To celebrate the opening, Dr. Börner will visit Duke on January 21st and 22nd. She will give a keynote presentation on Wednesday, January 21, at 4pm, in the Edge. A reception will follow.
Additional events next week and throughout the semester will celebrate the exhibit and promote ongoing visualization work at Duke. All events are open to the public!Upcoming events
Wednesday, January 21
- Digital Scholarship Series opening session – Manifest Data, by the S-1 lab
3-4pm in the Edge
- Opening keynote by the exhibit’s curator, Dr. Katy Börner, and reception
4-6pm in the Edge
Thursday, January 22
- Screening of Dr Börner’s film Humanexus
12-1pm in 266 Smith Warehouse Bay 10
Friday, January 23
- Uncharted: Mapping the Spaces Between Disciplines (half-day conference)
9:45am-3pm in 217 Perkins
- Visualization Friday Forum – Exhibit tour in the Edge
12-1pm in the Edge
Please contact Angela Zoss (firstname.lastname@example.org) with any questions or suggestions. We hope you can join us in celebrating and enjoying this exhibit!
Data and Visualization Services is happy to announce our new Data and Visualization Lab in Duke Libraries new Edge research space. Located on the first floor of the Bostock Library, the Brandaleone Family Lab for Data and Visualization Services offers a dedicated space for researchers working on data driven projects.
The lab features three distinct areas for supporting data driven research.Data and Visualization Lab Space
Our lab space features twelve high end workstations with dual monitors with the latest software for data visualization, digital mapping, statistics, and qualitative research. All of the machines have two dedicated displays to encourage collaborative work and data consultations. Additionally, all twelve machines have a dedicated power port located conveniently under the edge of the table for powering a laptop or usb powered device.Bloomberg Professional “Bar”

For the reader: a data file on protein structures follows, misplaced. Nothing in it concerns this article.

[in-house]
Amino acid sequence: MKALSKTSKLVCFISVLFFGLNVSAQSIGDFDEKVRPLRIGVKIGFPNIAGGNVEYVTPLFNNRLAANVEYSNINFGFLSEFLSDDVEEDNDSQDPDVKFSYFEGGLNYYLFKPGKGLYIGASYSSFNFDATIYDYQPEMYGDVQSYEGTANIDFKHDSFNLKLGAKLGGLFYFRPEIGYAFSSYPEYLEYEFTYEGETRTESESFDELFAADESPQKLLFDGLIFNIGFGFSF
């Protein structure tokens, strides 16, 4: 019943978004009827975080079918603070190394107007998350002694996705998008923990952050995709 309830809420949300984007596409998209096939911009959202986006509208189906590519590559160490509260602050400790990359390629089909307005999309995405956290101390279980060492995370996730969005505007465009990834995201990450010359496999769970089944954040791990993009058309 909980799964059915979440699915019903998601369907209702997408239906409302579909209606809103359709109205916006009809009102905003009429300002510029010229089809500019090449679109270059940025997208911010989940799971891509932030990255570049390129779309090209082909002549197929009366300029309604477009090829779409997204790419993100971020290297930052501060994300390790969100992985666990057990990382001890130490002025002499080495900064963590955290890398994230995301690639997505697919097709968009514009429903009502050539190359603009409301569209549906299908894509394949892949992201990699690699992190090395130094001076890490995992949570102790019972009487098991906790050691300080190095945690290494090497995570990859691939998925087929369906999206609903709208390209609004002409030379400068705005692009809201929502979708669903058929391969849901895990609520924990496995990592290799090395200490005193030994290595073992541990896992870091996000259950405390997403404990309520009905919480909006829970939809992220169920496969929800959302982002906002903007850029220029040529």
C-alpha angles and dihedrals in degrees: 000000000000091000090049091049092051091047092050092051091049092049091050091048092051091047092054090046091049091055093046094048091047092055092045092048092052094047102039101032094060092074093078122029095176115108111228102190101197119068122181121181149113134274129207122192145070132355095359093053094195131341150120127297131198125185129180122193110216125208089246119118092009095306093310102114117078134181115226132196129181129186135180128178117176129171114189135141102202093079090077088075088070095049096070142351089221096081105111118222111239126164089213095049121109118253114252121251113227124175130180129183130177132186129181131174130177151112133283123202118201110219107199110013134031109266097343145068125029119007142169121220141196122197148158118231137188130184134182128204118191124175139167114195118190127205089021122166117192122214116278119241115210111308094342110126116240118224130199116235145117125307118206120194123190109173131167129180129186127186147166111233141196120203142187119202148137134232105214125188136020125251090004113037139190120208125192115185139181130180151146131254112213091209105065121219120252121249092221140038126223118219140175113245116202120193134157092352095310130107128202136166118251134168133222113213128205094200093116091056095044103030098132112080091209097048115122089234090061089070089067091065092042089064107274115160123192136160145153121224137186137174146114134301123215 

Since the launch of our Bloomberg terminals, we have seen a steady increase in both individual and team based usage of Bloomberg financial data. Our three Bloomberg Professional workstations are now located on a dedicated “bar” across from our lab machines. The new Bloomberg zone will facilitate collaborate work and provide a base for groups such as the Duke University Investment Club and Duke Financial Economics Center.Consult and Collaborative Space
Our third lab space provides a set of four rolling tables for small groups to collaborate or for projects that don’t require a fixed computing space. An 85″ flat panel display near this zone features data visualizations and other data driven research projects at Duke.Come See Us!
With ample natural light, almost 24/7 availability, and a welcoming staff eager to work with you on your next data driven project. We look forward to working with you in the upcoming year!